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Open Access Research

Superoxide dismutase A antigens derived from molecular analysis of sarcoidosis granulomas elicit systemic Th-1 immune responses

Shannon S Allen1, Whitney Evans1, James Carlisle1, Rana Hajizadeh1, Michele Nadaf1, Bryan E Shepherd2, David T Pride3, Joyce E Johnson4 and Wonder P Drake15*

Author Affiliations

1 Department of Medicine, Division of Infectious Diseases, Vanderbilt University School of Medicine, Nashville, TN, USA

2 Department of Biostatistics, Vanderbilt University School of Medicine, Nashville, TN, USA

3 Department of Medicine, Division of Infectious Diseases, Stanford School of Medicine, Palo Alto, CA, USA

4 Department of Pathology, Vanderbilt University School of Medicine, Nashville, TN, USA

5 Department of Microbiology and Immunology, Vanderbilt University School of Medicine, Nashville, TN, USA

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Respiratory Research 2008, 9:36  doi:10.1186/1465-9921-9-36

Published: 25 April 2008

Abstract

Background

Sarcoidosis is an idiopathic granulomatous disease with pathologic and immunologic features similar to tuberculosis. Routine histologic staining and culture fail to identify infectious agents. An alternative means for investigating a role of infectious agents in human pathogenesis involves molecular analysis of pathologic tissues for microbial nucleic acids, as well as recognition of microbial antigens by the host immune system. Molecular analysis for superoxide dismutase A (sodA) allows speciation of mycobacteria. SodA is an abundantly secreted virulence factor that generates cellular immune responses in infected hosts. The purpose of this study is to investigate if target antigens of the sarcoidosis immune response can be identified by molecular analysis of sarcoidosis granulomas.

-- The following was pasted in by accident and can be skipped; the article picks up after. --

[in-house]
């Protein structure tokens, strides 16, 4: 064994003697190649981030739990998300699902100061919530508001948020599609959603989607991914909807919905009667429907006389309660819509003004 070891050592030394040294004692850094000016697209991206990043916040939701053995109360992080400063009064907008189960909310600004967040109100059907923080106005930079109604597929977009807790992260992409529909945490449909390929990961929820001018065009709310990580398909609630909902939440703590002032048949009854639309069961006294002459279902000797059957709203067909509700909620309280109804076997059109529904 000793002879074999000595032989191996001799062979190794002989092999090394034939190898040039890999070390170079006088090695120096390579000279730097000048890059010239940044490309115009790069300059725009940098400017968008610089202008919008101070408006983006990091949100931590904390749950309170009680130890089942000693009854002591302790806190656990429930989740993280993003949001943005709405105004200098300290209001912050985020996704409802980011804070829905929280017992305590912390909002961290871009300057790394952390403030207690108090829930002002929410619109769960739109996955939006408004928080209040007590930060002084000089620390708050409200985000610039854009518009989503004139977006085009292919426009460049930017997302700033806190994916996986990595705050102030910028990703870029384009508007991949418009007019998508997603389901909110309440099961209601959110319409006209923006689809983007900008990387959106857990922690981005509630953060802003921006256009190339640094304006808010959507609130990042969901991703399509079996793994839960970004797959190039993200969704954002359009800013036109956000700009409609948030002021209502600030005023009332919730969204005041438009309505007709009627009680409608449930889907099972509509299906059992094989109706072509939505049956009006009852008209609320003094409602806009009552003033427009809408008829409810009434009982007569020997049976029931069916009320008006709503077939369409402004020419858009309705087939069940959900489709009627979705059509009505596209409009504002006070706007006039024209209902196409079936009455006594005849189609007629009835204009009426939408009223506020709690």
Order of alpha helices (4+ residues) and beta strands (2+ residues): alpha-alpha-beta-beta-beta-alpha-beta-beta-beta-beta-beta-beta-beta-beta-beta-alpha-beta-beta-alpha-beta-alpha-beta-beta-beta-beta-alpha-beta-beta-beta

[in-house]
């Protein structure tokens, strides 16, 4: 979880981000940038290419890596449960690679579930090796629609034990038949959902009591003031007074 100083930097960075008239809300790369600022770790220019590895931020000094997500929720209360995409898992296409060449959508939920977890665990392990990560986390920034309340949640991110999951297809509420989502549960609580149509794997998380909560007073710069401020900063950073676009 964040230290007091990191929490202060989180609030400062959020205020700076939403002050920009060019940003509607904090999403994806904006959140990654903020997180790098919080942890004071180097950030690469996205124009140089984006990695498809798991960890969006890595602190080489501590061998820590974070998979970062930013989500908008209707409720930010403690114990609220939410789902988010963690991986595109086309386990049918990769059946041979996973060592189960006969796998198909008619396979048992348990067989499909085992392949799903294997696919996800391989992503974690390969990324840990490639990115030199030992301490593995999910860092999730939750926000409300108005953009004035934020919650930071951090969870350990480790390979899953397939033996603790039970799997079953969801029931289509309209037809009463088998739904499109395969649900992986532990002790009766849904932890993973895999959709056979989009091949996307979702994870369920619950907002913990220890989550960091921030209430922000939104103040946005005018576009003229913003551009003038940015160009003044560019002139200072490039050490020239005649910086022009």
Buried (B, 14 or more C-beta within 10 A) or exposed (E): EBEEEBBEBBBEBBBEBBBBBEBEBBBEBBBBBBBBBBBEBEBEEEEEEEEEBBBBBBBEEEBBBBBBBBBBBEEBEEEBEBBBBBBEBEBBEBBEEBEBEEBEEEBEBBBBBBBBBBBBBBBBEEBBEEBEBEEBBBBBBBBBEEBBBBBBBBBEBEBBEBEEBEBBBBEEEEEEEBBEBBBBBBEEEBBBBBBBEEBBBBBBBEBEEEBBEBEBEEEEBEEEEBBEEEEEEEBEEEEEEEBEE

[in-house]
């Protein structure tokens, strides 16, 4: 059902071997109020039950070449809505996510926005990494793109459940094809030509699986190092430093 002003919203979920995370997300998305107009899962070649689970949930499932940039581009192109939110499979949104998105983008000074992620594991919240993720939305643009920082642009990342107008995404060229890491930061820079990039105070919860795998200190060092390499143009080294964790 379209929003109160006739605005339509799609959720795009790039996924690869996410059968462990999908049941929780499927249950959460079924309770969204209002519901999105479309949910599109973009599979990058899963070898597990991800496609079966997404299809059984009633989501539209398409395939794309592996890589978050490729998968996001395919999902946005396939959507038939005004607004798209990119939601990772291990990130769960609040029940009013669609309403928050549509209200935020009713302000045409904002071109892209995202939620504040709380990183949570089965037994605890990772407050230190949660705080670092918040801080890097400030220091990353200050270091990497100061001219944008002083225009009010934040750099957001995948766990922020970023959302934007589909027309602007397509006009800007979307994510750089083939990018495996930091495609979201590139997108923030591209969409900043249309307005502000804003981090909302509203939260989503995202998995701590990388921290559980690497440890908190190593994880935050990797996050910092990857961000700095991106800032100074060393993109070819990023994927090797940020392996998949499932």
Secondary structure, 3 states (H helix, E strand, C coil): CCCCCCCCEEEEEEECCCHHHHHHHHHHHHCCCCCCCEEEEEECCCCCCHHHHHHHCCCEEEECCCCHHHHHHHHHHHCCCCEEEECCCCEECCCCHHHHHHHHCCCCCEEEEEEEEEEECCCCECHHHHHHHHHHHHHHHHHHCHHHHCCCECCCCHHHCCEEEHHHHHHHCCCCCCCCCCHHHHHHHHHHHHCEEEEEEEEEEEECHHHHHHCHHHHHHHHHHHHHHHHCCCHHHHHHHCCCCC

Methods

We detected sodA amplicons in 12 of 17 sarcoidosis specimens, compared to 2 of 16 controls (p = 0.001, two-tailed Fisher's exact test), and 3 of 3 tuberculosis specimens (p = 0.54). Analysis of the amplicons revealed sequences identical to M. tuberculosis (MTB) complex, as well as sequences which were genetically divergent. Using peripheral blood mononuclear cells (PBMC) from 12 of the 17 sarcoidosis subjects, we performed enzyme-linked immunospot assay (ELISPOT) to assess for immune recognition of MTB sodA peptides, along with PBMC from 26 PPD- healthy volunteers, and 11 latent tuberculosis subjects.

Results

Six of 12 sarcoidosis subjects recognized the sodA peptides, compared to one of 26 PPD- controls (p = 0.002), and 6/11 PPD+ subjects (p = .68). Overall, 10 of the 12 sarcoidosis subjects from whom we obtained PBMC and archival tissue possessed molecular or immunologic evidence for sodA.

Conclusion

Dual molecular and immunologic analysis increases the ability to find infectious antigens. The detection of Th-1 immune responses to sodA peptides derived from molecular analysis of sarcoidosis granulomas reveals that these are among the target antigens contributing to sarcoidosis granulomatous inflammation.